+ +
| VCC VCC | VCC VCC
 .-. + + .-. + +
| | | | | | | |
 | | .--o----o--. | | .--o----o--.
'-' | 8 4 | '-' | 8 4 |
 | | | | | |
.----o-------o | .---o------o7 |
 | | | | | | | |
| - | | | - | |
 | ^ D | | | ^ D | | f(out)
| | | 555 3o N.C. | D | | 555 3o--o
 V D .-. .--o6 | V .-. .--o6 |
- | | | | | - | | | | |
 | | | | | | | | | | | |
| '-' | | | | '-' | | |
 | | | | | | | | | |
o----o----o--o2 | VCC '---o---o--o2 |
 | | | | + | | |
| --- | 1 5 | | --- | 1 5 |
 | --- '--o----o--' | --- '--o----o--'
| | | N.C. |/ | | |
 | === === .---| Q === === |
| GND GND | |> GND GND |
 | | | _/ |
| | o--------o/ o--------'
| | |
'-----------------------' .-. SW1
| |
| |1K
'-'
|
GND
created by Andy´s ASCII-Circuit v1.24.140803 Beta www.tech-chat.de

This circuit will work better at higher Vcc. The left 555 determines
the sweep frequency, and the right one controls the oscillating
frequency as before. Transistor Q1 acts like a voltage follower to
buffer the cap voltage on the first 555, and applies it to the control
pin of the second when the switch is closed.

This is a kludgy circuit, has limited range, does not sweep frequency
in a linear manner, has limited and fixed sweep range, and generally
isn't the best way to do this at all, but there it is. It might be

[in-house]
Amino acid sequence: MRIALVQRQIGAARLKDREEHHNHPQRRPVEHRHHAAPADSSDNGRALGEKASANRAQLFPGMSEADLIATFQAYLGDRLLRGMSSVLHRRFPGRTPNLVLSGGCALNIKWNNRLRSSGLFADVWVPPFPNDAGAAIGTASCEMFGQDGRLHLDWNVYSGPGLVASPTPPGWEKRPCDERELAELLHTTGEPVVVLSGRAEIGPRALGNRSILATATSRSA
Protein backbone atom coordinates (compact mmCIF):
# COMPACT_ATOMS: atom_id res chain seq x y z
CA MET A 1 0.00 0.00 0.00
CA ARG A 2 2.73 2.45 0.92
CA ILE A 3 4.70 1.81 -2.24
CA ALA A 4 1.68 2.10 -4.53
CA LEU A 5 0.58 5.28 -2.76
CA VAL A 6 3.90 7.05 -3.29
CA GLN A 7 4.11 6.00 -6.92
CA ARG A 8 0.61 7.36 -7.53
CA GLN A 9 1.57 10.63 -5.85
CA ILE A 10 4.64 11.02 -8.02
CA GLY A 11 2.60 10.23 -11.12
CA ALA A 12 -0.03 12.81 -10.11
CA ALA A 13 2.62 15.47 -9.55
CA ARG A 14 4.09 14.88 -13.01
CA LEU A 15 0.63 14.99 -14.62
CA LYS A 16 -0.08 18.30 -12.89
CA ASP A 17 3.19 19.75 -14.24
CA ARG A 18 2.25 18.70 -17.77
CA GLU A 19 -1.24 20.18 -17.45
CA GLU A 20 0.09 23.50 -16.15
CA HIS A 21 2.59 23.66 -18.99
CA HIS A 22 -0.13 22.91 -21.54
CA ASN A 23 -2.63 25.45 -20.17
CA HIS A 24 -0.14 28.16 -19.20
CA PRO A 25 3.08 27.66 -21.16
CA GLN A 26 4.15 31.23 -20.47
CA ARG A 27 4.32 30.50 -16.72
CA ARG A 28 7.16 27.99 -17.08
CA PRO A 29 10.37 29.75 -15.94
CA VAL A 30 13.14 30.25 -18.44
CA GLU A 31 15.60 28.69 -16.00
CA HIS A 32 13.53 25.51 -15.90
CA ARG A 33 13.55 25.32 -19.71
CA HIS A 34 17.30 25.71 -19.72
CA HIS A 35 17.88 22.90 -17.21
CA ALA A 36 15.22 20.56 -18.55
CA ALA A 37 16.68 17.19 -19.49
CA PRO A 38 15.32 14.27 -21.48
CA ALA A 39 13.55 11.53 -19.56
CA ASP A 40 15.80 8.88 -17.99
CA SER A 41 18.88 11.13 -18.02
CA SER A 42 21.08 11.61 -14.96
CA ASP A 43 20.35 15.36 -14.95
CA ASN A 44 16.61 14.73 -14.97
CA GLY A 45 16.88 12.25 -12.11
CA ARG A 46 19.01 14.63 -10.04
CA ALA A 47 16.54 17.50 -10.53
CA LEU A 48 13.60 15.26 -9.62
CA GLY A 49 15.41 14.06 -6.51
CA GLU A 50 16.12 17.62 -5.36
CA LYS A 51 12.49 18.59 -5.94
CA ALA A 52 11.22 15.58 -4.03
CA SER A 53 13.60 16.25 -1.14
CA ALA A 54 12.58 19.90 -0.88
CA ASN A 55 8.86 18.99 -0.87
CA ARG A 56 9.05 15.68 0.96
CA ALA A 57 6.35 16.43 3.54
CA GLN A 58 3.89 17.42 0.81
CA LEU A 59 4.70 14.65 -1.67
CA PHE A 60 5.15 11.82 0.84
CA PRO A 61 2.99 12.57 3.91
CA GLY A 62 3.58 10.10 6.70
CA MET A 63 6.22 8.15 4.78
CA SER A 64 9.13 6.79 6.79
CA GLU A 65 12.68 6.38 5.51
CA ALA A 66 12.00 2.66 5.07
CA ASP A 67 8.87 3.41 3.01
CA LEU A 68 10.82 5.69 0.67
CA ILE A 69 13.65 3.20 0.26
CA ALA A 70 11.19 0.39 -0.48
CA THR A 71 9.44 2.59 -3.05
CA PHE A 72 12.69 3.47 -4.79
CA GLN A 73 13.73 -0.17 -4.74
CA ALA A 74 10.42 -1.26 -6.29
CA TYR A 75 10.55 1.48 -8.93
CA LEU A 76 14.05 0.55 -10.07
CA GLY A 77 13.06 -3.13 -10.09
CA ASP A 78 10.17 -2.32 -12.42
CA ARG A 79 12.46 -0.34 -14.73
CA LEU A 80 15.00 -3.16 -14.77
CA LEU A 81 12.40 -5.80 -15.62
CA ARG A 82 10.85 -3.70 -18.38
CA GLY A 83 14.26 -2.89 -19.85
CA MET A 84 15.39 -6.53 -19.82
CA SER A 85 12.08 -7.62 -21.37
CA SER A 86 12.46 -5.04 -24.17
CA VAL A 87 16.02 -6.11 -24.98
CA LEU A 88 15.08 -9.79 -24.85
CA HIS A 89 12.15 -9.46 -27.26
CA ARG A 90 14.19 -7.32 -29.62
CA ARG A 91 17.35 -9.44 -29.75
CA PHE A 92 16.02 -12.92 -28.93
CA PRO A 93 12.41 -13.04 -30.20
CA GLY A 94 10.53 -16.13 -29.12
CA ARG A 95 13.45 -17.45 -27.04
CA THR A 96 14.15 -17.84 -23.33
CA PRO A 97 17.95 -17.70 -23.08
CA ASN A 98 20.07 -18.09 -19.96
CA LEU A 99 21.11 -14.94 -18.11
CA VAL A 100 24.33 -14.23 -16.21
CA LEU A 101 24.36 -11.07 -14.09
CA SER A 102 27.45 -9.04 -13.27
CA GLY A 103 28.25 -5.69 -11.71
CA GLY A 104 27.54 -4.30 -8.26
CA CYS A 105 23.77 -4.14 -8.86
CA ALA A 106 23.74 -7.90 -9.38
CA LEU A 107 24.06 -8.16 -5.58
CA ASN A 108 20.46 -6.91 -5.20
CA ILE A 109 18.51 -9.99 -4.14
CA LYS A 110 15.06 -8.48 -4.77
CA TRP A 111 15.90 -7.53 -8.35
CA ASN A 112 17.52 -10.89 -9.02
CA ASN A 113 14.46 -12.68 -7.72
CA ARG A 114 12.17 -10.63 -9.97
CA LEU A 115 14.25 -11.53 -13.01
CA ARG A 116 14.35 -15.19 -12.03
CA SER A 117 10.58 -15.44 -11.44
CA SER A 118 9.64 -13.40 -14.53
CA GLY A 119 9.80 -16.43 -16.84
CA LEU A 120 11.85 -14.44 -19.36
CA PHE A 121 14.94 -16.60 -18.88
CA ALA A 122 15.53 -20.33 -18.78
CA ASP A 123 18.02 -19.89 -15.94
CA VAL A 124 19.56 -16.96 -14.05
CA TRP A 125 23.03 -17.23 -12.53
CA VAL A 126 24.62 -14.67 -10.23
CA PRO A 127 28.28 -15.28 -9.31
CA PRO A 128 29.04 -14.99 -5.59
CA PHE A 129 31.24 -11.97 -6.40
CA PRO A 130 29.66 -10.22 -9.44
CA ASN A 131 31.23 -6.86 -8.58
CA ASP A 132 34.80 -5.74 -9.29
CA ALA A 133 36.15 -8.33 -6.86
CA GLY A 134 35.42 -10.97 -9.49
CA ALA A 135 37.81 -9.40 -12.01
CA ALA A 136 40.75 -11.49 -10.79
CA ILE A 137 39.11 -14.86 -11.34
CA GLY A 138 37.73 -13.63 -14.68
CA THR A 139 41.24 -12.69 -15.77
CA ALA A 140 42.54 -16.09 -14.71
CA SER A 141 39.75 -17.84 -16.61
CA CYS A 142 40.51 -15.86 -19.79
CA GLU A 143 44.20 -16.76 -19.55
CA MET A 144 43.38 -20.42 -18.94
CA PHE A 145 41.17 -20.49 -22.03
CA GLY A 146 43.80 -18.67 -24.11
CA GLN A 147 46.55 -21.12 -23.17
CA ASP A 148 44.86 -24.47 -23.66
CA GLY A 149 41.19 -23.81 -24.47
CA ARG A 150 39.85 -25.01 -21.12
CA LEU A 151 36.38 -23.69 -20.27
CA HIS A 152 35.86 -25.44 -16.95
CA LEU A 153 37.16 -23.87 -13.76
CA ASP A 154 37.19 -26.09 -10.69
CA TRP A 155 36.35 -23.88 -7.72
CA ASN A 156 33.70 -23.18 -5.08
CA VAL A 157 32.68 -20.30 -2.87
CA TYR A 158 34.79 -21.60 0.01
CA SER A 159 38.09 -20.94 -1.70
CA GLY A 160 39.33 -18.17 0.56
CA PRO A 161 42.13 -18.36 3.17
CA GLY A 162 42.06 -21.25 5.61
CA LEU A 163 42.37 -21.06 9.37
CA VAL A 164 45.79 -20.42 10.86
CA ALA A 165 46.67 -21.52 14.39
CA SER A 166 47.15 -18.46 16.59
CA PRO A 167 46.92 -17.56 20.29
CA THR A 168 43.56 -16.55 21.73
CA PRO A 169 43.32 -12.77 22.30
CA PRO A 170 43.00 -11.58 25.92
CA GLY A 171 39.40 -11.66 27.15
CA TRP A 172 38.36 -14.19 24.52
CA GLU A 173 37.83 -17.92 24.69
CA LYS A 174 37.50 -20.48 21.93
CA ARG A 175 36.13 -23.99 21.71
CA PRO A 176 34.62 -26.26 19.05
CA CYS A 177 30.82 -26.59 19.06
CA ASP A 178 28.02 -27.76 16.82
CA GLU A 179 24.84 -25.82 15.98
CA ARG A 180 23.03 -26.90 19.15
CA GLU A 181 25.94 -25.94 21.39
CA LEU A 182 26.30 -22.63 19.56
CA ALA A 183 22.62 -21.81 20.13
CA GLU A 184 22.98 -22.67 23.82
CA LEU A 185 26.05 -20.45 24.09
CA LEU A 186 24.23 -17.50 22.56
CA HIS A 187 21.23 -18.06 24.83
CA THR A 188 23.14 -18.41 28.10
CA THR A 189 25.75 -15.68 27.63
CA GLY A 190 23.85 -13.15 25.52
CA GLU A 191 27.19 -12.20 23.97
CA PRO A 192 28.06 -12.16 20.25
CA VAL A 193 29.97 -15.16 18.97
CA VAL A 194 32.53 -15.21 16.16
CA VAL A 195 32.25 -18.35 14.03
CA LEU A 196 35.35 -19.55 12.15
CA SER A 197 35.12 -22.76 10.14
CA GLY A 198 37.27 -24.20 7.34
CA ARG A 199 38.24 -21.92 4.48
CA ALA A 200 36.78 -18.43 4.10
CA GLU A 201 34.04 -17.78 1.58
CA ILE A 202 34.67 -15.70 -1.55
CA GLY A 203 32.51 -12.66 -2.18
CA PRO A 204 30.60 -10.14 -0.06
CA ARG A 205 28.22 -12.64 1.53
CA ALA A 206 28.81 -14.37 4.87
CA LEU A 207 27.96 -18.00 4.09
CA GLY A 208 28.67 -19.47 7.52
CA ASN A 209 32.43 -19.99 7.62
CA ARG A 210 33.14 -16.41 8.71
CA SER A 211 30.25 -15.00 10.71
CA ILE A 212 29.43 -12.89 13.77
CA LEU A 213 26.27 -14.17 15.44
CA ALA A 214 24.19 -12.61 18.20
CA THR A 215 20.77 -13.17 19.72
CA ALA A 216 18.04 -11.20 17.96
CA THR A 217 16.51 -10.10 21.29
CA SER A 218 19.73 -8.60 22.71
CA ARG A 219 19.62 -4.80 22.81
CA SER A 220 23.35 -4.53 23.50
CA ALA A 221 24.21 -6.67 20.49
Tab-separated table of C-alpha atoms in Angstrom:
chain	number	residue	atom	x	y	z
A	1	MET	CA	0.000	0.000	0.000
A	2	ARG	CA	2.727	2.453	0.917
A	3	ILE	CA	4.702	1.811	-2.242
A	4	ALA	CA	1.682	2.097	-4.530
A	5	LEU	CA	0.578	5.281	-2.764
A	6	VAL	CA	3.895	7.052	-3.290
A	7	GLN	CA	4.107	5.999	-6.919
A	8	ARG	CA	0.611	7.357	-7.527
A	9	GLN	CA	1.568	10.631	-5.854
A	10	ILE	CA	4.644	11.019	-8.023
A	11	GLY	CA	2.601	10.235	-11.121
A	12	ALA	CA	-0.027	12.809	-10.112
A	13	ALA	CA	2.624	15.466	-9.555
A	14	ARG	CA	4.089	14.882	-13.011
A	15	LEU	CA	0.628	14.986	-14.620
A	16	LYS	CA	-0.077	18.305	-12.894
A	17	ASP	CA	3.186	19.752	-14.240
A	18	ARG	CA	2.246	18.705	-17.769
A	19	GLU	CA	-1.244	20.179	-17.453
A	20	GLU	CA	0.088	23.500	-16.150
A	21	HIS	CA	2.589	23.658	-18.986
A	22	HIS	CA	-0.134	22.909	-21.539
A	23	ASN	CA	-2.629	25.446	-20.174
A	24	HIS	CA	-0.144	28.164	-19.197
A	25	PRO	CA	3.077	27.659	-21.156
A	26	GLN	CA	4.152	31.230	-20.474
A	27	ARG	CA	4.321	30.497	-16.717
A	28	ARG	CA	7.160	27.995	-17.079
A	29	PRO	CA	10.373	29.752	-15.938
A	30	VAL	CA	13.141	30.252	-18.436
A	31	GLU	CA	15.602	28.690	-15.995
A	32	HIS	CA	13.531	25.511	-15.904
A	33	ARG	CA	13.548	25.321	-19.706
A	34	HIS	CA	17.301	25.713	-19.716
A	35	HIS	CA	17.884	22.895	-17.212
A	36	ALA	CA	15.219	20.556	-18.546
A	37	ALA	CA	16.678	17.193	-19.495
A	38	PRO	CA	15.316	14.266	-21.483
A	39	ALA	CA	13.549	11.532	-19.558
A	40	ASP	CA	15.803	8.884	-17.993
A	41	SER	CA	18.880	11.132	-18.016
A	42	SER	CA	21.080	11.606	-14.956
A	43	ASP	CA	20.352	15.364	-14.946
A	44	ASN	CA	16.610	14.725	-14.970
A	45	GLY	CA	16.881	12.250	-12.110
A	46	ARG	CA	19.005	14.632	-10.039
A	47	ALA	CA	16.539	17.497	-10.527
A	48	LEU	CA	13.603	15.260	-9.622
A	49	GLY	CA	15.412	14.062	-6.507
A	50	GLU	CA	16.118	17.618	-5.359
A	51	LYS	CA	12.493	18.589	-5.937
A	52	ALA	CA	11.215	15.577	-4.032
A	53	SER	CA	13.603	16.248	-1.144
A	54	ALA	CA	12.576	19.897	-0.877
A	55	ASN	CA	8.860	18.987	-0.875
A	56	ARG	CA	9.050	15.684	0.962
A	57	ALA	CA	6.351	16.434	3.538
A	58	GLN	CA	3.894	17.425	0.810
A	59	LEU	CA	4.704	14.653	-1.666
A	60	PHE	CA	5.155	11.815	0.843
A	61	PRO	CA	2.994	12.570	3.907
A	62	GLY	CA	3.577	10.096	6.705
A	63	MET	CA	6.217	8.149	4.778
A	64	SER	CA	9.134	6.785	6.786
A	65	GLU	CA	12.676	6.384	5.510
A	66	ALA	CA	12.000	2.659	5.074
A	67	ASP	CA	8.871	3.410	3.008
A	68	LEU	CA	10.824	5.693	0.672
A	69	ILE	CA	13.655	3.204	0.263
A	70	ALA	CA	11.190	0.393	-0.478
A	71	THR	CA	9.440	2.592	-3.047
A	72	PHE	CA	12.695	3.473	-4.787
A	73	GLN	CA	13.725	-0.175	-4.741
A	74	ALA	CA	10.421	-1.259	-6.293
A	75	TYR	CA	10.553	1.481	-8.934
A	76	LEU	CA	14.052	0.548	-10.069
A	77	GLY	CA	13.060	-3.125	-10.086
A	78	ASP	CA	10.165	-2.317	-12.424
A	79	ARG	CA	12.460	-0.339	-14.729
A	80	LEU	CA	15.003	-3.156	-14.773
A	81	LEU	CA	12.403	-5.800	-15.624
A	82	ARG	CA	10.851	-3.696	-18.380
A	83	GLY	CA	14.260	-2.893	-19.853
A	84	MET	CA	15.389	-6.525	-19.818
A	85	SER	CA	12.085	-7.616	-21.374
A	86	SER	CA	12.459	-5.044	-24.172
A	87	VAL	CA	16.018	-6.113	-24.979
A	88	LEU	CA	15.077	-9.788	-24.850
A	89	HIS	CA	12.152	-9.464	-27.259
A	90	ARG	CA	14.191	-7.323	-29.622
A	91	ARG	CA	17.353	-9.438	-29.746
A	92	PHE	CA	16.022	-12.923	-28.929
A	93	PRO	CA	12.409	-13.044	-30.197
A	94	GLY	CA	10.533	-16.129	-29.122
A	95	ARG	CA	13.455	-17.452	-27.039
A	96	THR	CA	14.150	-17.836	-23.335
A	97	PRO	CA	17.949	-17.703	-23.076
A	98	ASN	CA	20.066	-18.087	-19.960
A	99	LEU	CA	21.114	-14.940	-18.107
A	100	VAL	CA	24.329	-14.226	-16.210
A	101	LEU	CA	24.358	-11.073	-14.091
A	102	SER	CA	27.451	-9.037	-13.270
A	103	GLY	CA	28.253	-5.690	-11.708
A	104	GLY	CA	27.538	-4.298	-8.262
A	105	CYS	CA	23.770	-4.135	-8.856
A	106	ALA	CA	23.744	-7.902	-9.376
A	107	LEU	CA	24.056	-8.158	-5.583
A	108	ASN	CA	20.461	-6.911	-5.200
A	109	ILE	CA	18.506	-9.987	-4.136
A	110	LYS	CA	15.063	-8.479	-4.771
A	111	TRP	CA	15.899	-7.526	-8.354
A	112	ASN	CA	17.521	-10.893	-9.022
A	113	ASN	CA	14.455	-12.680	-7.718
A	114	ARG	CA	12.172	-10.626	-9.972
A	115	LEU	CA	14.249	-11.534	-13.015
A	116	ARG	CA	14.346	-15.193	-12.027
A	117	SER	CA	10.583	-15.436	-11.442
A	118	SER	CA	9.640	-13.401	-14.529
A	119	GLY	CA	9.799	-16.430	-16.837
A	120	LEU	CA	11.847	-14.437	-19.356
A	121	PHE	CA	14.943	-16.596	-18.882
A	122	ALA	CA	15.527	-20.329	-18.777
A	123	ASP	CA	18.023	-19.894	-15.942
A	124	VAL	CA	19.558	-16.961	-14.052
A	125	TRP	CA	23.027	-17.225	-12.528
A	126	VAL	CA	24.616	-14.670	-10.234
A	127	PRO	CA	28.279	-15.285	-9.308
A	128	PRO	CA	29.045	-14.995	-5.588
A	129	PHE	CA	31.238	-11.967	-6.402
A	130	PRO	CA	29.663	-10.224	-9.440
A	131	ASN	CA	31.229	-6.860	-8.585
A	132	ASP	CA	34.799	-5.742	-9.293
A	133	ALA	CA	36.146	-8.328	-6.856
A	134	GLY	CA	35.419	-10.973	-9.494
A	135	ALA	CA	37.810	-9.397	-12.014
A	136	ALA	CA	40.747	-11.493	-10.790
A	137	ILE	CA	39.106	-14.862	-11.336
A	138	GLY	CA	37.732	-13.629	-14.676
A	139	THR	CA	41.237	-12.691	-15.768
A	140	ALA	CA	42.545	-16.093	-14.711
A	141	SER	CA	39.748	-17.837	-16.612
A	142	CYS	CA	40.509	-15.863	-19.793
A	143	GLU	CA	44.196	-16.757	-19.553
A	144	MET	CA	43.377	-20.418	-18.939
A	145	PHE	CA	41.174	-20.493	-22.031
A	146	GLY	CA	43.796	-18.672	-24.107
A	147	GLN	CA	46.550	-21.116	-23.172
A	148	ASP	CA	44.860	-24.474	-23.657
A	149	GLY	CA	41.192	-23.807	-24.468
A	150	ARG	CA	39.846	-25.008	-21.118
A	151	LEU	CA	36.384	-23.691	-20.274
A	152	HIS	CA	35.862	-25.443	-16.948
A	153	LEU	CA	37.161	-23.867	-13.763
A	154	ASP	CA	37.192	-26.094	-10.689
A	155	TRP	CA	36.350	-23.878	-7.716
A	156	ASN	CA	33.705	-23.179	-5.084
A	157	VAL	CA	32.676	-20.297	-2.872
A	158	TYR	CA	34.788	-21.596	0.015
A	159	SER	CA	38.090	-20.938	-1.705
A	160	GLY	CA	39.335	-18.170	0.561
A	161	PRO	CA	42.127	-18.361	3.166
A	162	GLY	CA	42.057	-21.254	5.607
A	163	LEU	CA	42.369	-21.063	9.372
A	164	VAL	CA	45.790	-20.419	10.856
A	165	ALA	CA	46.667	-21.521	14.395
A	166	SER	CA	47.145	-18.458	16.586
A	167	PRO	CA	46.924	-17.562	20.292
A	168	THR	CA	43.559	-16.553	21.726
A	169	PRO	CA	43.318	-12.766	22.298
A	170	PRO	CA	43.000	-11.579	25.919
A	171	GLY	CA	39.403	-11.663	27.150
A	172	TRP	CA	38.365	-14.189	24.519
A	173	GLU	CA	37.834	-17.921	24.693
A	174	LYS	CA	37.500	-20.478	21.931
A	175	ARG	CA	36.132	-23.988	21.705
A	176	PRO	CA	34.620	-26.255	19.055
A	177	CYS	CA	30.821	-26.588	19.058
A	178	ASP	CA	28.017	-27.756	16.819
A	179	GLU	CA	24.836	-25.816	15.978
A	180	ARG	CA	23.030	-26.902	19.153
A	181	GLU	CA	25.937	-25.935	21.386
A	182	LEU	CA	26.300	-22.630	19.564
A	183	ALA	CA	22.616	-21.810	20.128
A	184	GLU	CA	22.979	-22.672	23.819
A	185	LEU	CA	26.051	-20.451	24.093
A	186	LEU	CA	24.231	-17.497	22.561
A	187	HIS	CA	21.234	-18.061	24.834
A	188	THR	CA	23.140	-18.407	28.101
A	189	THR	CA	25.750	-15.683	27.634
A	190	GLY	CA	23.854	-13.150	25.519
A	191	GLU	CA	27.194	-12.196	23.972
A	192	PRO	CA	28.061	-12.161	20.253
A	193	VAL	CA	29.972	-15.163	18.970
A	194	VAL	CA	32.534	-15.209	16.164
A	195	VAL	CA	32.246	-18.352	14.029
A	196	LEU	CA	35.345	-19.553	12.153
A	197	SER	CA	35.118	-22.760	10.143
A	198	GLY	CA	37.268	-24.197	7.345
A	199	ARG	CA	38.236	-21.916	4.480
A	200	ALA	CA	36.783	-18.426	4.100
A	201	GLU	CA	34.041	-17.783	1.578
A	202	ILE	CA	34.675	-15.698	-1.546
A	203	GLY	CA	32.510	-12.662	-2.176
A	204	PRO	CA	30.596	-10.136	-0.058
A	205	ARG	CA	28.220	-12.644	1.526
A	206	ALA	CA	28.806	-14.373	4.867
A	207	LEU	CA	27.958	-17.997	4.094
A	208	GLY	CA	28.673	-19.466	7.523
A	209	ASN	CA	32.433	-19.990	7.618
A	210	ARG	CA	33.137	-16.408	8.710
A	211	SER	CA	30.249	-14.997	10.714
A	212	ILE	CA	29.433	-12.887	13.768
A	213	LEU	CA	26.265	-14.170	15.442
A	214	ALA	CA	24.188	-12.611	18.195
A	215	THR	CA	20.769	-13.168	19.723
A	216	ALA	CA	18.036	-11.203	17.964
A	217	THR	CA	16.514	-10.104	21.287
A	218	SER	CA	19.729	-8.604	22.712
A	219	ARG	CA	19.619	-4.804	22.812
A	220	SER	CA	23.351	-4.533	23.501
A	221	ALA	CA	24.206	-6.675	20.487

suitable for a buzzer/siren-type circuit, depending on the values of R
and C chosen.

Good luck
Chris

R

#### Robert Monsen

Jan 1, 1970
0
royalmp2001 said:
Can anyone tell me if it is possible to make a square wave sweep
generator from a standard 555 astable configuration. What mods are
needed? If not what would be the easiest, simplest, cheapest way?
Thanks

A better way would be to buy a cheapo signal generator chip, like the
(obsolete) intersil ICL8038 (which you can actually still get from
http://www.futurlec.com.) The problem with that one is that you need to
drive the VCO input at between Vcc+0.2 (that's right, ABOVE Vcc) and 2/3
* Vcc - 2 to get the full range. Since it really wants at least 10V
input (and works better at +-15V) you are then stuck with building a 30V
power supply and driving the VCO input using a wide voltage rail to rail
opamp (or some other clever circuit), and also dropping the voltage on
the actual chip a bit.

However, assuming you've done that, it's then easy to build your sweep
generator. The datasheet has plans for it.

--
Regards,
Robert Monsen

"Your Highness, I have no need of this hypothesis."
- Pierre Laplace (1749-1827), to Napoleon,
on why his works on celestial mechanics make no mention of God.

M

#### Michael Black

Jan 1, 1970
0
Chris" ([email protected]) said:
If you've got two 555s, you can get something like what you're talking

 VCC VCC
+ +
 | VCC VCC | VCC VCC
.-. + + .-. + +
 | | | | | | | |